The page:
Writing backstory might feel like storytelling, but it isn’t. It’s regurgitating facts, or dolling up aspects of world-building and plugging in what that you already know, in the hopes that it will entertain and enlighten the reader but instead it might have the opposite effect. Less is more. Backstory is like creating a ‘connect-the-dots’ picture—you just need the dots. The reader will draw the lines.”

Ask: does the reader really need to know this fact about the character? Or is this detail something that you find interesting, but isn’t crucial to the story? Will the story fall apart if you withhold this information?

A good opening sets the scene, introduces the characters, and sets the story in motion. What it never does is answer the question, “Why?” Why the characters behave and think as they do, and how they came to this point in the opening are questions that will be answered throughout the book.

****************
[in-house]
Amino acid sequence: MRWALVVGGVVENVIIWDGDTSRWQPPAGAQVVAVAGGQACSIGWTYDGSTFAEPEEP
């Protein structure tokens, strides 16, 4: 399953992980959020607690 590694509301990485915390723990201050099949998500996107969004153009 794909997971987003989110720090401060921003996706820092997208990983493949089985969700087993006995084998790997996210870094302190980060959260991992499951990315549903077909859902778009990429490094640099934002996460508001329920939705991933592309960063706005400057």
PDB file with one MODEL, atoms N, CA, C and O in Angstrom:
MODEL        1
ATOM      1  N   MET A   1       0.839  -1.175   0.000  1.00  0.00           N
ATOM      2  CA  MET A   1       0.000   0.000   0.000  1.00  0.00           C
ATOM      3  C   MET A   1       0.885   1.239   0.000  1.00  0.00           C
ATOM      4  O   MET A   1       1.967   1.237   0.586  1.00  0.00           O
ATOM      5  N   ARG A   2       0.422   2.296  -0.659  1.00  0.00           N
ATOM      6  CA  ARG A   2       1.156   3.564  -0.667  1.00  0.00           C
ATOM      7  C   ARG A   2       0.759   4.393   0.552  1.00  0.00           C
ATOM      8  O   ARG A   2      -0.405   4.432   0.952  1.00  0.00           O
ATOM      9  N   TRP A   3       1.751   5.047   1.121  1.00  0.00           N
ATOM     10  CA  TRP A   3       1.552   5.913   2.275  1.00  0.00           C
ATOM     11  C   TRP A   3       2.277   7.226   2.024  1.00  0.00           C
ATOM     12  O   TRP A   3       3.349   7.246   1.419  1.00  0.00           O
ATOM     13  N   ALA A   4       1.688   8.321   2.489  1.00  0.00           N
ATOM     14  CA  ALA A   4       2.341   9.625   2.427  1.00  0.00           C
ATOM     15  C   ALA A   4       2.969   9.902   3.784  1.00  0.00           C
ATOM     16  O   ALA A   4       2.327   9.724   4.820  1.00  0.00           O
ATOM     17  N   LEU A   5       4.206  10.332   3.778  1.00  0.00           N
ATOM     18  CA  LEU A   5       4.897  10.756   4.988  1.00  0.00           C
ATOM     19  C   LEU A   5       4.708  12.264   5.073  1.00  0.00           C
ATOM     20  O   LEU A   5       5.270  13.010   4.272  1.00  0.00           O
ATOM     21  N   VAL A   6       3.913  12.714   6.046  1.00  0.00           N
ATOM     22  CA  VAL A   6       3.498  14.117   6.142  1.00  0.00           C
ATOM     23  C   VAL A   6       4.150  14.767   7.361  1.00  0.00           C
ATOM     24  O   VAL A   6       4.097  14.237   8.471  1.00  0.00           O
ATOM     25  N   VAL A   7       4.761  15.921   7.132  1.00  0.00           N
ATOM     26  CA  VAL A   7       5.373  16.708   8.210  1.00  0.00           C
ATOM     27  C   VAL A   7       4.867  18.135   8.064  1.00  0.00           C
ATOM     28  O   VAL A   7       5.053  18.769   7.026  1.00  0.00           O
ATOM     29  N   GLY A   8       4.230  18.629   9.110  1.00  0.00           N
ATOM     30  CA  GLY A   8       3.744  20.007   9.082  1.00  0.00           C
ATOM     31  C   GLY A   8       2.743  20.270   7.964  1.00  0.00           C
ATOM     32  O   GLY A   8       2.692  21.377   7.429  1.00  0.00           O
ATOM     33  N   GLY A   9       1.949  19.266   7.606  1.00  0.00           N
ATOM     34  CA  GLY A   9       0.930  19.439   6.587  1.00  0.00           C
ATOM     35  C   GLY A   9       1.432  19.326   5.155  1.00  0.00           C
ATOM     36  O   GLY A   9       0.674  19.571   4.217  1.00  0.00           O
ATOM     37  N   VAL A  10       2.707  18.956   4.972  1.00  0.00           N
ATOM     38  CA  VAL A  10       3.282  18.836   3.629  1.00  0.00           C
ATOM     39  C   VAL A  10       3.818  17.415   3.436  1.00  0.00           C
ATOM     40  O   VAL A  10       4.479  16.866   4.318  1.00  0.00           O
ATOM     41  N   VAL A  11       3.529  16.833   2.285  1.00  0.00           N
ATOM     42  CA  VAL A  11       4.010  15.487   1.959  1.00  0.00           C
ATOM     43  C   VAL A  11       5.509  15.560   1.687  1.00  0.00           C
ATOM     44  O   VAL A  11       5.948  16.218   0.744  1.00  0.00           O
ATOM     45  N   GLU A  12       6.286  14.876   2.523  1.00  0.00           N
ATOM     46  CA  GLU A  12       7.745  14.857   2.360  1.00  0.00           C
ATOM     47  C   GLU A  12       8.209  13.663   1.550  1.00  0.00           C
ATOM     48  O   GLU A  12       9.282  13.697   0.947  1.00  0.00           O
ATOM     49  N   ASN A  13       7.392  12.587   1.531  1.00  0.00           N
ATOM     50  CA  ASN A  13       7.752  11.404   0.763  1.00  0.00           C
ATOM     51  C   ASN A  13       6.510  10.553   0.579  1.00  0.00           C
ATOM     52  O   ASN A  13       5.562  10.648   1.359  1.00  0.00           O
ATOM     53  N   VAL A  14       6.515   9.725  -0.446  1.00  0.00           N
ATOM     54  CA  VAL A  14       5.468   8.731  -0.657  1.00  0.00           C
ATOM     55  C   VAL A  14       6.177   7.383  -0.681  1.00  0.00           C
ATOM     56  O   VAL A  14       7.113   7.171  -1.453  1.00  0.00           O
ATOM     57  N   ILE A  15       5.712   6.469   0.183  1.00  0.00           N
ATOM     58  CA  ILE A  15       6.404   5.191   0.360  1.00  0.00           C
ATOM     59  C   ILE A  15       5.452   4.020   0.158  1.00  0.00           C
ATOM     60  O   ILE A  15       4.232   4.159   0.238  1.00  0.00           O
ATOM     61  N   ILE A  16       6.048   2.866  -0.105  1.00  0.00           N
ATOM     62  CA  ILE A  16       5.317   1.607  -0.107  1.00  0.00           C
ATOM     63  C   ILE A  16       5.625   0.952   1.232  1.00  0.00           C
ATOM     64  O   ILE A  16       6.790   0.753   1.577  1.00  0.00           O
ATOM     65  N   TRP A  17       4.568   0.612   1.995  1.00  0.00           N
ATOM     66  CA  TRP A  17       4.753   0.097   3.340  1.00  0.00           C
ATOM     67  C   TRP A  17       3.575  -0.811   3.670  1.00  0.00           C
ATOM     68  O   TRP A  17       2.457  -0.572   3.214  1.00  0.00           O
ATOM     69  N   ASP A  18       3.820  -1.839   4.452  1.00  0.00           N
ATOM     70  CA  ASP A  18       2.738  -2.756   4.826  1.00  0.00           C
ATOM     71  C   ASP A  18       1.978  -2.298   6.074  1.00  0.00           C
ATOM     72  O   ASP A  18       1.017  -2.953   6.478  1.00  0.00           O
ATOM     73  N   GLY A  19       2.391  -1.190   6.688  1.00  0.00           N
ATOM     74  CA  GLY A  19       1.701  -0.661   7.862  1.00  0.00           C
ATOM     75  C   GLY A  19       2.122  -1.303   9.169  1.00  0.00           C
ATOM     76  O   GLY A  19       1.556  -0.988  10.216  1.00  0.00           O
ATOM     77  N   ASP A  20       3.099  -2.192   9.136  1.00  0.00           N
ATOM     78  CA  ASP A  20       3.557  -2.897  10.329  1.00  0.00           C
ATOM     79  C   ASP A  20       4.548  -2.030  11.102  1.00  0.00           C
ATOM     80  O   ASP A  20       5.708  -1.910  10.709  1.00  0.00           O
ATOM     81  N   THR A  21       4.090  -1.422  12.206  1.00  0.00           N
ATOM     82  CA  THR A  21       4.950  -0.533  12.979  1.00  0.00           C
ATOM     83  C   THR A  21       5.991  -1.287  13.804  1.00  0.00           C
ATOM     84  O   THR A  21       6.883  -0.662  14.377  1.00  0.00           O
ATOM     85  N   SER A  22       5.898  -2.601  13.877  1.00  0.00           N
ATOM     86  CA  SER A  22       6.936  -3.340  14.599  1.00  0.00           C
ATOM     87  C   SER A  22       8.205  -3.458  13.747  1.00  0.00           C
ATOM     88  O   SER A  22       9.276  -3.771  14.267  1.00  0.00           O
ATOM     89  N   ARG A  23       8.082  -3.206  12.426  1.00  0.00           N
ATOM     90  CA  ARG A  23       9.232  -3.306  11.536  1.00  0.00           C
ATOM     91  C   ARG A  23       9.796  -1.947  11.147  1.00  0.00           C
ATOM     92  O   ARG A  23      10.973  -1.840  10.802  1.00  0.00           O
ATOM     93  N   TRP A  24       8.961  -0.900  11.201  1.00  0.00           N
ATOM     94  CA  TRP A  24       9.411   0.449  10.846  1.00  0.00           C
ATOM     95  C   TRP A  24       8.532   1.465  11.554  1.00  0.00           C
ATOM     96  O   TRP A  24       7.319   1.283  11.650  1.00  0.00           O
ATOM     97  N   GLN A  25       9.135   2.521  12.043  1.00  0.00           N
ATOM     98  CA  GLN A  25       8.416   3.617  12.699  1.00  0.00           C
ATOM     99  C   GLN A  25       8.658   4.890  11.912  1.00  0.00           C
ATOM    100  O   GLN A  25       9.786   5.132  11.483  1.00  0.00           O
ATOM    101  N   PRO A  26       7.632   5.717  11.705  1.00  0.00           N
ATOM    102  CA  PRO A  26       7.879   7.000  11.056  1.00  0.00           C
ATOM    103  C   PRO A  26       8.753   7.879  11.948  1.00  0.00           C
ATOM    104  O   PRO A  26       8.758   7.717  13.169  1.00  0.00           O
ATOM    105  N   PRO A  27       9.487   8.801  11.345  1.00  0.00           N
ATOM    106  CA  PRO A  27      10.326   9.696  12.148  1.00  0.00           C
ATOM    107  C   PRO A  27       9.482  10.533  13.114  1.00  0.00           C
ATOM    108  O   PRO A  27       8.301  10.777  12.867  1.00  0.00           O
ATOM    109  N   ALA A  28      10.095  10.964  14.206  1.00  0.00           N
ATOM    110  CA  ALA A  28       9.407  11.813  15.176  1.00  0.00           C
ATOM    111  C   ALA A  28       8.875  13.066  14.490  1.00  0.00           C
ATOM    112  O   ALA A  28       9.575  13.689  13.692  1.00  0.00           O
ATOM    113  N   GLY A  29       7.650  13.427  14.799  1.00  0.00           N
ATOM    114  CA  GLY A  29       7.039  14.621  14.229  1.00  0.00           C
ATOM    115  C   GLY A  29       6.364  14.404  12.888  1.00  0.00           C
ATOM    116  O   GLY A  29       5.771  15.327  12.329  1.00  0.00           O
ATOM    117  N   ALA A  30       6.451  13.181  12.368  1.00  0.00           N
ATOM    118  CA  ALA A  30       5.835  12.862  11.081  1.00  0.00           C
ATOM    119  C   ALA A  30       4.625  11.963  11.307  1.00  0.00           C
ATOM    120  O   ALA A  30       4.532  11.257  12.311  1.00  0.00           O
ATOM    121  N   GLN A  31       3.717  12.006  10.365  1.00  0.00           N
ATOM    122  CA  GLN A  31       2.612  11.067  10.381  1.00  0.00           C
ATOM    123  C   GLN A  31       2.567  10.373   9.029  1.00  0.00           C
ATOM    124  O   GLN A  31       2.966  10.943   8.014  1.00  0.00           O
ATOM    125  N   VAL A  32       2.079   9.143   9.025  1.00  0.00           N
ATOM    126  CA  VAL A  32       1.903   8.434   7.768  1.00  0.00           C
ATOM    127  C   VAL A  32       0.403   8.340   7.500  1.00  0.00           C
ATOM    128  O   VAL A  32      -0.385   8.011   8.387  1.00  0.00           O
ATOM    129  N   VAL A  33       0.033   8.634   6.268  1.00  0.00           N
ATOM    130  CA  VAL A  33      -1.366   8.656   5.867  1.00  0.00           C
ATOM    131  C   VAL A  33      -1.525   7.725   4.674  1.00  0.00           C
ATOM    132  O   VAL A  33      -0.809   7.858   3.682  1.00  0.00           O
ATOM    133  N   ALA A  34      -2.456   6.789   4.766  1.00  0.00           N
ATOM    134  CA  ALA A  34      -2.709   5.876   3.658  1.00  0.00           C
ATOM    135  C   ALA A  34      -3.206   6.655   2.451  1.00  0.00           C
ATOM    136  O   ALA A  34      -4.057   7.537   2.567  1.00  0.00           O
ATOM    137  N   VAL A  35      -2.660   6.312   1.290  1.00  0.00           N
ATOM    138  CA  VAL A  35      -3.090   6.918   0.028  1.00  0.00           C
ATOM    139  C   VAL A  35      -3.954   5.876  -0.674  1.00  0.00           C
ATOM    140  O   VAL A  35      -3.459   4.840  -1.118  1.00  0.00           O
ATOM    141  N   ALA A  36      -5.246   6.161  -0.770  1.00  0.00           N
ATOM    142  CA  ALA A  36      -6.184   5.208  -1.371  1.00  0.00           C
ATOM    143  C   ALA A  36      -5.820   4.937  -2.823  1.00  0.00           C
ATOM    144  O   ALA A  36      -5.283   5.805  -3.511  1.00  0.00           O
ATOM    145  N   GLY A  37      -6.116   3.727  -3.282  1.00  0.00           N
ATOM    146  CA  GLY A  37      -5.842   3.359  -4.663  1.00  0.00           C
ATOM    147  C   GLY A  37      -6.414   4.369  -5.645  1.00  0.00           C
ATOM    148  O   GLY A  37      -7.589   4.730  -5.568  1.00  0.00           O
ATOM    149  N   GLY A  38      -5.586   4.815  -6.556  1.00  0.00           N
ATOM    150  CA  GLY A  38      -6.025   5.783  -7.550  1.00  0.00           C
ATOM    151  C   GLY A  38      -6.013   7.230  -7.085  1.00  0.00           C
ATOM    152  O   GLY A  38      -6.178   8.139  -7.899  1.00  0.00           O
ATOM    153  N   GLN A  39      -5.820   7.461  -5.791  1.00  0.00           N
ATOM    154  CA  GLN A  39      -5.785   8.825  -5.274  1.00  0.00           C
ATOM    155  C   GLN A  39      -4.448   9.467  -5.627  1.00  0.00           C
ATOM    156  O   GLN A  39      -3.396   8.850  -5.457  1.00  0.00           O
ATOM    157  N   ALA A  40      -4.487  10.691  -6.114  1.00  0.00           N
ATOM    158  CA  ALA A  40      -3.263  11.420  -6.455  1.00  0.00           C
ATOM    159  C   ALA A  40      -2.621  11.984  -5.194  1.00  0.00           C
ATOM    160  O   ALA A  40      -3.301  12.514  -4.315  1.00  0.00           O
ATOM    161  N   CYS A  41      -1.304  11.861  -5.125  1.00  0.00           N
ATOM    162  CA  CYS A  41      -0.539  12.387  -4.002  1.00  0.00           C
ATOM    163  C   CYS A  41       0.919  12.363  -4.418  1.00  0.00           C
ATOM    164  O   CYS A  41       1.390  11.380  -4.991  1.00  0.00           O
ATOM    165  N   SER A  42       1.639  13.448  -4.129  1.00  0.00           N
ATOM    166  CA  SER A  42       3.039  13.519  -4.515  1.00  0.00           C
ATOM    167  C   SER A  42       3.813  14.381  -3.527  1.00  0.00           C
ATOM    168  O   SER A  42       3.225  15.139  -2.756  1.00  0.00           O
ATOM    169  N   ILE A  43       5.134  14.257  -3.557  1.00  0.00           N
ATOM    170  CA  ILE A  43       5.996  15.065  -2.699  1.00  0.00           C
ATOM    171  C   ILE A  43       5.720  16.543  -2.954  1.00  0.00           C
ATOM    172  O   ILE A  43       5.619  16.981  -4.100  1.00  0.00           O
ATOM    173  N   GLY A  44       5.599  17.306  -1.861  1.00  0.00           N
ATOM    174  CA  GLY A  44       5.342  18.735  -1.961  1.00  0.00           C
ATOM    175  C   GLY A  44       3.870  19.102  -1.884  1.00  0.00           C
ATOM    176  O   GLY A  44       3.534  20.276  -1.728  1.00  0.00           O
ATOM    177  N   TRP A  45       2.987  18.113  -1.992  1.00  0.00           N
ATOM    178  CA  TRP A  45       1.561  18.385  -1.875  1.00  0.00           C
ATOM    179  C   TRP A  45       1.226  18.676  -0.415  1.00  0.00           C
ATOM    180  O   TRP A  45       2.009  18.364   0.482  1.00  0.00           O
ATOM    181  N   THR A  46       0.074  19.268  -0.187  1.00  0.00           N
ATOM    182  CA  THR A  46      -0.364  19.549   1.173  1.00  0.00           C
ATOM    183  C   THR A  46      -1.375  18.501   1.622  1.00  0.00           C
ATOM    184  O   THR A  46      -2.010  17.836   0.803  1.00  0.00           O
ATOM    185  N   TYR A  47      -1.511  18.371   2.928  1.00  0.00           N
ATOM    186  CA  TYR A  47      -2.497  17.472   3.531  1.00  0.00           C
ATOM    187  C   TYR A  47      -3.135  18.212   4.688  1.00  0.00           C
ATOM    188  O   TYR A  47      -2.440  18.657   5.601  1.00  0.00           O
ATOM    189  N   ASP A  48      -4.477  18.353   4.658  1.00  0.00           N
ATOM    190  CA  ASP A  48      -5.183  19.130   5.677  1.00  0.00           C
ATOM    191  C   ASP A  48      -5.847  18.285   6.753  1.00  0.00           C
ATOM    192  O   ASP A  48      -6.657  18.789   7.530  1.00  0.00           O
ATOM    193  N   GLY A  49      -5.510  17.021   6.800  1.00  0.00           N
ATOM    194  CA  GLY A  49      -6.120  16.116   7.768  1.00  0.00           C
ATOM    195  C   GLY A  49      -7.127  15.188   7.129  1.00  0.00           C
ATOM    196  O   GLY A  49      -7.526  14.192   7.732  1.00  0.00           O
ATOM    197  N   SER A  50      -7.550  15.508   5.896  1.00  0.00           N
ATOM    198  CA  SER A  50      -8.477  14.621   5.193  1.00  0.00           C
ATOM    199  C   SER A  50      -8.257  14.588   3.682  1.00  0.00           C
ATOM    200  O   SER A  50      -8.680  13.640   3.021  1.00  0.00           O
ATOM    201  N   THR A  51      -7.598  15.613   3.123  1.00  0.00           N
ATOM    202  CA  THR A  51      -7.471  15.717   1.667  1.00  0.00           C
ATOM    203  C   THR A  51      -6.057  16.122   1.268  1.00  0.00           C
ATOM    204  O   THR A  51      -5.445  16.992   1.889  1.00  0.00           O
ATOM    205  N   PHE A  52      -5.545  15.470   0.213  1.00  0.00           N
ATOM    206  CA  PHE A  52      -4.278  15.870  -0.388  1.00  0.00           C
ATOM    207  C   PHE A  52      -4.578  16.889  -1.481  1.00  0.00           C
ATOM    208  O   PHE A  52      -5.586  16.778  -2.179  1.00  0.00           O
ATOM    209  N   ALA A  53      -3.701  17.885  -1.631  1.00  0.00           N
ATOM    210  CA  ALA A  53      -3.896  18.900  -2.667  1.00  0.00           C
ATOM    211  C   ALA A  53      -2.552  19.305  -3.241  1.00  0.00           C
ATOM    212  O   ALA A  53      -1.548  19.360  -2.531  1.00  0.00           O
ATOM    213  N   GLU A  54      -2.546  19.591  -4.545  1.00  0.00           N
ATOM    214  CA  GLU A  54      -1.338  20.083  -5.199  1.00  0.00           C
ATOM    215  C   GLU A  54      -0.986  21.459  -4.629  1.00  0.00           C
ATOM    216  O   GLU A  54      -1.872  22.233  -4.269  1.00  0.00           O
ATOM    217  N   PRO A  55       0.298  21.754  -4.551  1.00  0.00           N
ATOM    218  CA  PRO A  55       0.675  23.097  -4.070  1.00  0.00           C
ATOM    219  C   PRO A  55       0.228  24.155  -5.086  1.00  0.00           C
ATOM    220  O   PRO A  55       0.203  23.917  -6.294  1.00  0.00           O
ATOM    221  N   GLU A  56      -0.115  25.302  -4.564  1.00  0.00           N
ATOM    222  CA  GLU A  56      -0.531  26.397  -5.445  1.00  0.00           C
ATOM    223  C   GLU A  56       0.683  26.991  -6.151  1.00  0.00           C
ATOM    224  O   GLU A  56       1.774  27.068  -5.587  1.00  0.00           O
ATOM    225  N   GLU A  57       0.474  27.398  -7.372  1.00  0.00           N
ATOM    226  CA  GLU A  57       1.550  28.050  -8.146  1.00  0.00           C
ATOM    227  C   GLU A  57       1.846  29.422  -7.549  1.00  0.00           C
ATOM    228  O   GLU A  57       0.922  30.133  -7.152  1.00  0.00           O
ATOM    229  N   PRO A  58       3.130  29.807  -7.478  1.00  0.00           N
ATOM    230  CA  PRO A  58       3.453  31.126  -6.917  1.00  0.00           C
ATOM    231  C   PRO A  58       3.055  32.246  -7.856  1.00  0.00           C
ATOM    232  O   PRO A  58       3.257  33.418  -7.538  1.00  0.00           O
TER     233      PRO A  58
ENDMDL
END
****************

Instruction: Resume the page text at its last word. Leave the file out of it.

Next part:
If you’ve inadvertently loaded the beginning of your novel with backstory, cut it from the beginning and weave it into the narrative. Fight those backstory battles and use flashbacks like a dash of salt and pepper for flavor— not a dicey chopped onion.

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Contents of this article were pulled directly from some of the best writers advice columns to be found at http://www.writersdigest.com/. If you would like to read the articles in their entirety please follow the links and enjoy.

How to Weave Backstory Into Your Novel Seamlessly, by Brian Klems of, The Writers Dig

3 Tips for Writing Successful Flashbacks, by Nancy Kress

Mistake 24: Misusing Flashbacks and Memories, by Scott Francis

Also, special thanks to dearphotograph.com for the beautiful pictures featured in this article.